70% of unregulated exchange transactions are wash trading: NBER study

With exchanges becoming a focus as the FTX fiasco continues, a new research paper suggested that almost three out of four transactions in unregulated exchanges are fake. 

A working paper titled “Crypto Wash Trading” was recently published by the National Bureau of Economic Research (NBER). Using statistical and behavioral patterns to determine which transactions were legitimate or not, the paper studied 29 unregulated exchanges and came to a conclusion that, on average, more than 70% of the volume within the platforms are wash trades.

The researchers found that some exchanges’ wash trading volume goes as high as 80% of the total trading volume. The researchers wrote that in twelve “tier-2 exchanges,” wash trades amounted to almost 80% of the total trade volume. The researchers wrote:

“These estimates translate into wash trading of over 4.5 trillion USD in spot markets and over 1.5 Trillion USD in derivatives markets in the first quarter of 2020 alone.”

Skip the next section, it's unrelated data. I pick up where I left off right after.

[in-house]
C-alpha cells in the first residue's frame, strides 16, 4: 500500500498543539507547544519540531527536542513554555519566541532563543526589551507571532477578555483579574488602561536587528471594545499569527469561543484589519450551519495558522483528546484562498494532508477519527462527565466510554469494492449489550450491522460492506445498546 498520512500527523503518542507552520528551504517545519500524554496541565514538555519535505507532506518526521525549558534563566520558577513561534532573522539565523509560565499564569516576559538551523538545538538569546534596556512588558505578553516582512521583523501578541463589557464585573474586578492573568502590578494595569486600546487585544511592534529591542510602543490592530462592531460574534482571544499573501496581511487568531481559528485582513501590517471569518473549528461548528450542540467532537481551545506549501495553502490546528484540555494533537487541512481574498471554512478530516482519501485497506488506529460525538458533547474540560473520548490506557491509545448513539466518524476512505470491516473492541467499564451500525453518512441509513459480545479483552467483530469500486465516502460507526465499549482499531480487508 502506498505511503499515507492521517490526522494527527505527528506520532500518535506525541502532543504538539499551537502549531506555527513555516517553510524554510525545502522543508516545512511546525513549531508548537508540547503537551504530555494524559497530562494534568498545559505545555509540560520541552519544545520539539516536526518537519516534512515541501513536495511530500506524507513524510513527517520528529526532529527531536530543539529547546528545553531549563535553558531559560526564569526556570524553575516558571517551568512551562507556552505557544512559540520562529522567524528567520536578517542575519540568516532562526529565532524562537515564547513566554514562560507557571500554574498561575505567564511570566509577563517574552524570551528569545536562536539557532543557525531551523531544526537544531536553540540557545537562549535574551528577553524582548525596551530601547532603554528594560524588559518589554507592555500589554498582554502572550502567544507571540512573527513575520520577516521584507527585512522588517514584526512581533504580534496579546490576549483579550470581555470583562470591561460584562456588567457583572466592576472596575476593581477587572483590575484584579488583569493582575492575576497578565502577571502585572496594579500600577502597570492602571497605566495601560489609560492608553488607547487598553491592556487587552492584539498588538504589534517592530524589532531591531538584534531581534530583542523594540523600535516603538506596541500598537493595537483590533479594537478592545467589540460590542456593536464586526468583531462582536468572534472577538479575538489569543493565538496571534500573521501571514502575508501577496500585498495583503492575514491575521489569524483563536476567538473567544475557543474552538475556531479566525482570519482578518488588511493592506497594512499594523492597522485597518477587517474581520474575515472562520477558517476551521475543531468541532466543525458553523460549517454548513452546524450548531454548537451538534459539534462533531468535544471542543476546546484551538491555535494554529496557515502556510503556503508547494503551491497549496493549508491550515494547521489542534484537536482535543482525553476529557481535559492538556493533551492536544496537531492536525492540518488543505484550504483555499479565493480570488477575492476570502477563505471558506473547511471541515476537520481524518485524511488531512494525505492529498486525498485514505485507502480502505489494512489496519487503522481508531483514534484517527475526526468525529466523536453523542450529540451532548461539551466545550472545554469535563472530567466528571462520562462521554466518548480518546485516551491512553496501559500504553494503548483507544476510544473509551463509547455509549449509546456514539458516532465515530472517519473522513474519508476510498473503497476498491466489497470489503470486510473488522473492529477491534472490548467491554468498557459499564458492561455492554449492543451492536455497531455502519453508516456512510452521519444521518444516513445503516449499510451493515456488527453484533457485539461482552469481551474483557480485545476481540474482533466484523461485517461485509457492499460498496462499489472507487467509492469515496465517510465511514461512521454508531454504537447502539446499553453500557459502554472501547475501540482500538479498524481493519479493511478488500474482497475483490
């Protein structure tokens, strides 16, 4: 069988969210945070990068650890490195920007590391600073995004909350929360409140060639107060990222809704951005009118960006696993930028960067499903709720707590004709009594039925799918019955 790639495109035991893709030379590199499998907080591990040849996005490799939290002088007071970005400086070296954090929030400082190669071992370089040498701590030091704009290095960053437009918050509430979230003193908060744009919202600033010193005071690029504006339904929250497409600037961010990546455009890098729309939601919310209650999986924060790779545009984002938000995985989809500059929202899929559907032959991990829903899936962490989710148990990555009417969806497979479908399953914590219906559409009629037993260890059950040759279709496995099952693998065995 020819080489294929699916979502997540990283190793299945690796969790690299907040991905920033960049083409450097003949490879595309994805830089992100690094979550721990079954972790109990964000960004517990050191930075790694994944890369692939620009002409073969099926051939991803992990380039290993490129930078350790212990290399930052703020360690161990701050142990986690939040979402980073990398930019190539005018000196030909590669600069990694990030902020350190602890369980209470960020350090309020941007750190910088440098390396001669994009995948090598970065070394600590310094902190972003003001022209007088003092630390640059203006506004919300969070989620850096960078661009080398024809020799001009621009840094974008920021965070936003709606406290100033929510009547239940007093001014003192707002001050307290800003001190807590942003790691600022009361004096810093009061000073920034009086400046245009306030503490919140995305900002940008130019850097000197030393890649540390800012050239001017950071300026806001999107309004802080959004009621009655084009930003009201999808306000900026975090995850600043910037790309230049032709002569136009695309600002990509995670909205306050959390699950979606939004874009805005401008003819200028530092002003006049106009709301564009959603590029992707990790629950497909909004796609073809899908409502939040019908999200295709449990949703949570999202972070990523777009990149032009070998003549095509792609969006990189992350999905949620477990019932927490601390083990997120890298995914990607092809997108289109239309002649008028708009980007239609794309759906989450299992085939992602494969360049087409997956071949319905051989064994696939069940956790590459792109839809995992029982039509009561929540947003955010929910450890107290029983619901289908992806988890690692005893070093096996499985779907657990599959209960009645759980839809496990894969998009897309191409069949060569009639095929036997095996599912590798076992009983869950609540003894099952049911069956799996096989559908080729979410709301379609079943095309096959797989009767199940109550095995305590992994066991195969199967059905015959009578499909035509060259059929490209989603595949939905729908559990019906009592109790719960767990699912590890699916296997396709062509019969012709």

According to the researchers, there are short-term incentives for wash trading. The study suggested that fake transactions often impact the rankings of the exchanges on data and statistics websites like CoinMarketCap. In addition, fake transactions also affect the crypto prices within the exchanges over the short term.

Related: 40% of 40K respondents plan to buy crypto in 2023: Blockchain.com survey

Meanwhile, the FTX debacle continues to gain attention as wallets linked to Alameda Research have shown movements, funneling around $1.7 million in assets through crypto mixers. The movements were observed days after the former FTX CEO Sam Bankman-Fried was released on a $250 million bond.

As the FTX collapse damaged people’s trust in centralized exchanges (CEXs), executives working on CEXs have voiced their sentiments on how they could win back user trust. On Nov. 25, Cointelegraph spoke with various leaders within crypto exchanges and found that many are positive that the industry can still recover post-FTX.